J.P. Morgan exec warns modest recession could come — but nothing like 2008

By Meg Fry
Summit | Dec 26, 2018 at 11:28 am

Ever-changing headlines in today’s news cycle have given cause for concern to global investors of late.

So, on the heels of her interview with ROI-NJ in November, Alma DeMetropolis, managing director and market manager for J.P. Morgan Private Bank in Summit, said she is looking ahead to 2019 and what she and her team can expect from the fast-reacting market.

“Moving toward the later part of the economic cycle, we must recognize the challenges and volatility that a maturing cycle brings,” DeMetropolis said. “As the summer of 2019 rolls in, this will likely become the longest economic expansion on record, as we have seen incredible asset growth over the last decade.”

The Standard & Poor’s 500 is up 350 percent from the 2009 trough; household wealth increased by $40 trillion; and unemployment is at all-time lows, DeMetropolis added.

Therefore, moving into 2019, DeMetropolis said she and her team at J.P. Morgan Private Bank believe equities will outperform bonds.

Still, they are intensely focused on four main factors:

  1. The Federal Reserve. “At what point may higher interest rates restrict the economy?” DeMetropolis said. “We believe it is 2.75 to 3 percent on (the) Fed Funds (rate).”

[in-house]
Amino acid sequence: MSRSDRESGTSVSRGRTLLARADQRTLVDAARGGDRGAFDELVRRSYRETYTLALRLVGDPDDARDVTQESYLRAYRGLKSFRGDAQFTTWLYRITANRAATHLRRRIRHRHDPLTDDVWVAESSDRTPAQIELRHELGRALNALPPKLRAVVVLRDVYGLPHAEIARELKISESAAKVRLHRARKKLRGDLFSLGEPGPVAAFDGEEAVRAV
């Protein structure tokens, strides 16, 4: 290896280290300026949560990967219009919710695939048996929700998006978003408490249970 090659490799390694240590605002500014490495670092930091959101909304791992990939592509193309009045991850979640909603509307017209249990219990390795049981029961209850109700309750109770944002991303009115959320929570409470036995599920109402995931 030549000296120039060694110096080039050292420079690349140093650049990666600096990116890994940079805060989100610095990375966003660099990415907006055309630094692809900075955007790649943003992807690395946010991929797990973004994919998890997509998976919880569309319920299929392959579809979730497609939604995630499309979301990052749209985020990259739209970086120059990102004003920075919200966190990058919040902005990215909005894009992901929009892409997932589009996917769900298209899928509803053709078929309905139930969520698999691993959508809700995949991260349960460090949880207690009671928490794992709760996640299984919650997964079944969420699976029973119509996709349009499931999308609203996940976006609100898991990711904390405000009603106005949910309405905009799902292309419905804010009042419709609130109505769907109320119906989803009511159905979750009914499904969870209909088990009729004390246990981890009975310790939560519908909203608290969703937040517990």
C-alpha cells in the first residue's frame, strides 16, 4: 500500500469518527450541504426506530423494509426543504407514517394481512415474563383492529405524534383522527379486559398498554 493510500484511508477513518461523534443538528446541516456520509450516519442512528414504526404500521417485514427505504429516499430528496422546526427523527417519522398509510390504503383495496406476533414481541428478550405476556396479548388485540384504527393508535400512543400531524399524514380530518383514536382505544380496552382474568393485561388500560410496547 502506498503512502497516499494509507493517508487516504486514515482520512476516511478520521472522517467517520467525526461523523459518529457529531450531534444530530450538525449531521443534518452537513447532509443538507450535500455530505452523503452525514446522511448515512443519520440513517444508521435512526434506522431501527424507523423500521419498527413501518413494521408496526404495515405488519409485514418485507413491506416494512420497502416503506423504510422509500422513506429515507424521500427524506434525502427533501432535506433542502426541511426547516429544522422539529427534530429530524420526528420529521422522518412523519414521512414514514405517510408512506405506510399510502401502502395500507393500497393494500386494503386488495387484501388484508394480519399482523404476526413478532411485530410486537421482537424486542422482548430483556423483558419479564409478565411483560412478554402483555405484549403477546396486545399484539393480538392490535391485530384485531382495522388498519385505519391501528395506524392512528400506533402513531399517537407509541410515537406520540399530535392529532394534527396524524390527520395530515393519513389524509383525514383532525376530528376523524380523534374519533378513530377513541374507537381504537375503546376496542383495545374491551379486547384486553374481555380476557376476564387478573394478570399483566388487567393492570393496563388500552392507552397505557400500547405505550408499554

2. The build-up of non-financial corporate debt. “(We will watch) if this leads to a downgrade or default cycle,” DeMetropolis said.
  3. Fading boost from the fiscal stimulus. “Mainly the 2018 tax reform, and key economic measures such as residential investment, motor vehicle and (auto) parts consumption, business fixed investment, and change in inventories,” DeMetropolis said.
  4. Continued trade tensions. “Namely with China — (we will watch to see) if a long-term deal is struck,” DeMetropolis said.

“As a result, our base case assumes slowing U.S. growth throughout 2019 and a moderate recession in the second half of 2020,” DeMetropolis said. “The economy will be vulnerable, due to slowing business investment, inflation pressure, cost of capital increases and a tight labor market.”

However, DeMetropolis added that when most people hear the word “recession,” they think of 2008 and 2009, when global equity markets were drawn down in excess of 45 percent and liquidity disappeared.

“This time around, we expect a more subdued drawdown and a more normalized and softer recession,” she said. “With this in mind, we want to defensively position portfolios by ensuring proper diversification, rotating equity exposure into less cyclical sectors, adding duration and moving up in credit quality.”

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Meg Fry | mfry@roi-nj.com | megfry3